46They came to Jericho. As he and his disciples and a large crowd were leaving Jericho, Bartimaeus son of Timaeus, a blind beggar, was sitting by the roadside. 47When he heard that it was Jesus of Nazareth, he began to shout out and say, “Jesus, Son of David, have mercy on me!” 48Many sternly ordered him to be quiet, but he cried out even more loudly, “Son of David, have mercy on me!” 49Jesus stood still and said, “Call him here.” And they called the blind man, saying to him, “Take heart; get up, he is calling you.” 50So throwing off his cloak, he sprang up and came to Jesus. 51Then Jesus said to him, “What do you want me to do for you?” The blind man said to him, “My teacher, let me see again.” 52Jesus said to him, “Go; your faith has made you well.” Immediately he regained his sight and followed him on the way. Mark 10:46-52

“What do you want me to do for you?”  It is a straightforward question from Jesus, and one that Bartimaeus can answer. 

Can you?

Sometimes I find it easy and other times hard to ask specifically for something, especially during these confusing times.  Do we pray for the complete eradication of the virus?  Or do we pray for immunity?  If a loved on is suffering from a disease and they are approaching their death, do we pray for healing or for release?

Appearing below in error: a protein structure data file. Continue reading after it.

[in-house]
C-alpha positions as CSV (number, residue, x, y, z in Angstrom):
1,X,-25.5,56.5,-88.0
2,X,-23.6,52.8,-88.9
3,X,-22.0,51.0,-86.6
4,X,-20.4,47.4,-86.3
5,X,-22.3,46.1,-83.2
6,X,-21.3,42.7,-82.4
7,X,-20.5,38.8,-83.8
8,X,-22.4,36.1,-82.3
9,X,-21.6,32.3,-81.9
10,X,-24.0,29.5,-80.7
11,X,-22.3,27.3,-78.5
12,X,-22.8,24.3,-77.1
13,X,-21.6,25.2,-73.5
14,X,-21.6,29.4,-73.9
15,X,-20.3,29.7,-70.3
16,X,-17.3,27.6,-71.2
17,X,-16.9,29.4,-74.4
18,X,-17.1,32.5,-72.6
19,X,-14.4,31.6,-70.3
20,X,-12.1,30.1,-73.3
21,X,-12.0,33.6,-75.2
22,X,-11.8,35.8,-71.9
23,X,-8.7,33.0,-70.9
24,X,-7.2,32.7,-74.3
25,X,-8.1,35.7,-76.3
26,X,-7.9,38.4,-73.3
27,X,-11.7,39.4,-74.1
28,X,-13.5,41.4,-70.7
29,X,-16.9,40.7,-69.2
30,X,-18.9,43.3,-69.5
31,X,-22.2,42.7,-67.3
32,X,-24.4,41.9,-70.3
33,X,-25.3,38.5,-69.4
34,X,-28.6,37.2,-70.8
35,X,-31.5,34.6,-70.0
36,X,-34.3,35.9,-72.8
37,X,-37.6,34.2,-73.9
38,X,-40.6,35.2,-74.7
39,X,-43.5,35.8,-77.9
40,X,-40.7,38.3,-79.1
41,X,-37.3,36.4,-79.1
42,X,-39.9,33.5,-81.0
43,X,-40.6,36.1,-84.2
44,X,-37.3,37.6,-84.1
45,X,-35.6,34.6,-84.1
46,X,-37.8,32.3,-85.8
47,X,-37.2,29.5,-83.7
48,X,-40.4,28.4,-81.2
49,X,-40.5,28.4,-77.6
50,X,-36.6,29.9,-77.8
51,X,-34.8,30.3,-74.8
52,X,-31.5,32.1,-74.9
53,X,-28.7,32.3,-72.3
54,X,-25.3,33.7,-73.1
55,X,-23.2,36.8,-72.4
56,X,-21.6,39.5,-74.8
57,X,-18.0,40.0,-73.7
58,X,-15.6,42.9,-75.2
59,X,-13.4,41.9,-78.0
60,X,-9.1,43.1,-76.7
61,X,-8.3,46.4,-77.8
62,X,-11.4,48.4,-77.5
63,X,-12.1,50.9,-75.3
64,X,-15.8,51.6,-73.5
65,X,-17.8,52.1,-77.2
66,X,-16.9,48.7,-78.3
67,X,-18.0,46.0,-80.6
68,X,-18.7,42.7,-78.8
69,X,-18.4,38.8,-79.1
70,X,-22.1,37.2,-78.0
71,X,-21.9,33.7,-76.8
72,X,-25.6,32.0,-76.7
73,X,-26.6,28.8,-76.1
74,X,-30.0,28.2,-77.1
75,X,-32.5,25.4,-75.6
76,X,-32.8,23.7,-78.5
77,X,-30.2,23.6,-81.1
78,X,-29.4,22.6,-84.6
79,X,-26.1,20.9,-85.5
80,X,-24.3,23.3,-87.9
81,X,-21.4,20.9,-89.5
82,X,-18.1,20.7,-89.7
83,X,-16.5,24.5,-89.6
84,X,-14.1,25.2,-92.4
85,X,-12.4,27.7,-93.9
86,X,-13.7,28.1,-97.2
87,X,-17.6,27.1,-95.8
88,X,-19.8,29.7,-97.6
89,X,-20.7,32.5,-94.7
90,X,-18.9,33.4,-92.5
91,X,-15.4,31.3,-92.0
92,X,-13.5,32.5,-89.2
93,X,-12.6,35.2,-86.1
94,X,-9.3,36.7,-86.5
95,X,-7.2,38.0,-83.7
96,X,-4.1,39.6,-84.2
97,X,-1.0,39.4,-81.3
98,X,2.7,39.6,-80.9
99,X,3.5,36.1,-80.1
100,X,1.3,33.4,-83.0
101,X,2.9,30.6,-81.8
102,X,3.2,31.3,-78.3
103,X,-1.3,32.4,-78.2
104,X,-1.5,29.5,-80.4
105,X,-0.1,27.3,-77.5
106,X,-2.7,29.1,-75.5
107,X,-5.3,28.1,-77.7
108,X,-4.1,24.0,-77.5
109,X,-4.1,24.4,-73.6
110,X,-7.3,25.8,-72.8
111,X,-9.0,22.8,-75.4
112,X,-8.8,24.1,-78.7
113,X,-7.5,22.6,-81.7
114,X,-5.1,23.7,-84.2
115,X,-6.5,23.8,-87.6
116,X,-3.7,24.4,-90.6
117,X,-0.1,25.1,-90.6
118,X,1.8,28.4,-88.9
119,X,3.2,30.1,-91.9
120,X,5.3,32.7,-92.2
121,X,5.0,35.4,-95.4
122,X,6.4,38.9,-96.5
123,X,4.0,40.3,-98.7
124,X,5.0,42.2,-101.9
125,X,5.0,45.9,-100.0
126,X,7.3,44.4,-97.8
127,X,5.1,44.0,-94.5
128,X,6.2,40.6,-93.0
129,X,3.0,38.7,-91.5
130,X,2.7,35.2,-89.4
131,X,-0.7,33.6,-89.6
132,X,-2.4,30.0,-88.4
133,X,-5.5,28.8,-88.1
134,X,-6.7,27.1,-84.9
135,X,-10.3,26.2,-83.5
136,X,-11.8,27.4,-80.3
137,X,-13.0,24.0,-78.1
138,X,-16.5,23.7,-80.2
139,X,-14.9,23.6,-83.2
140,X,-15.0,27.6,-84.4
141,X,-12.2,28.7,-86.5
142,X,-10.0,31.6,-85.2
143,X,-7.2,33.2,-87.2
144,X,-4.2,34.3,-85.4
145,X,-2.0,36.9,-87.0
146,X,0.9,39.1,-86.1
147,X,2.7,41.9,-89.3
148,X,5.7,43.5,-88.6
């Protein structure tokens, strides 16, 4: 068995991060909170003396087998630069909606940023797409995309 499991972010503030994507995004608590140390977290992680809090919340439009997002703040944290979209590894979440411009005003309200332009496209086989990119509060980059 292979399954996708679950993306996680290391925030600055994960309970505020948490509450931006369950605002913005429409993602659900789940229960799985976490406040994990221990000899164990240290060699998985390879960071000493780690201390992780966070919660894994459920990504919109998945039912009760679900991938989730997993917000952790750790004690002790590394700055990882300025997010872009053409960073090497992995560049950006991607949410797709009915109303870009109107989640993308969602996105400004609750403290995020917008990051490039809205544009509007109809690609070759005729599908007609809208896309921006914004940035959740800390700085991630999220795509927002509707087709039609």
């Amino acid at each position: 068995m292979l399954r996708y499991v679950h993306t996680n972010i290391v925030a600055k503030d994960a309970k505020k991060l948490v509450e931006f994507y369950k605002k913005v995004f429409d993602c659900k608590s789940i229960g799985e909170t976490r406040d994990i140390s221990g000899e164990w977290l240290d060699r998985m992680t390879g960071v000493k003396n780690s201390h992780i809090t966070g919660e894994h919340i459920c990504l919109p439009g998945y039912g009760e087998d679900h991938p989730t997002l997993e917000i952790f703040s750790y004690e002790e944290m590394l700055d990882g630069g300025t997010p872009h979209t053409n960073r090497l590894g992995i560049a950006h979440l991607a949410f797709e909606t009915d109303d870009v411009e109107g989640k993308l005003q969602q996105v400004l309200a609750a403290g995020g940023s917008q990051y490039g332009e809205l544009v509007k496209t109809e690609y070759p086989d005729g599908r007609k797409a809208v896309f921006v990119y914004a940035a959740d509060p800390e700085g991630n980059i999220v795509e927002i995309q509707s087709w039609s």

Often our prayers do get confusing, especially when things are not as simple.  Bartimaeus wanted his sight back.  What is it we want?

This Wednesday is the beginning of the season of Lent.  Perhaps during Lent this year we could spend more time in prayer asking for wisdom – asking God to reveal what we should be praying for.

And God will respond.


Pastor Bill

Monday Morning Meditation 2-8-2021

38John said to him, “Teacher, we saw someone casting out demons in your name, and we tried to stop him, because he was not following us.” 39But Jesus said, “Do not stop him; for no one who does a deed of power in my name will be able soon afterward to speak evil of me. 40Whoever is not against us is for us. 41For truly I tell you, whoever gives you a cup of water to drink because you bear the name of Christ will by no means lose the reward.”

Mark 9:38-41

Will the real Christian please stand up!

During the Protestant Reformation of the 15th and 16th centuries, there was a lot of controversy over who was a “real Christian.”  For the Catholic Church, it remained clear – you had to remain loyal to the Pope and the teaching of the Church.  For Protestants, there were a number of new church expressions – and some included all who proclaim Christ as Lord, while others had specifics that you had to believe in order to be “included.”

We seem to have a similar situation today.  Can you be a Christian and vote for (fill in the blank)?  Can you be a Christian and believe (again, fill in the blank)?  All of this depends on who you ask. 

And this is one instance that Jesus encounters – and refutes.  In fact, Jesus also said I have other sheep that are not of this sheep pen. I must bring them also. They too will listen to my voice, and there shall be one flock and one shepherd… (John 10:16-17).

And yet, even though Jesus preaches a message of inclusivity, we continue to put up barriers to His grace – and often based upon our own beliefs.

Maybe we should pay attention to Jesus and what He says.


Pastor Bill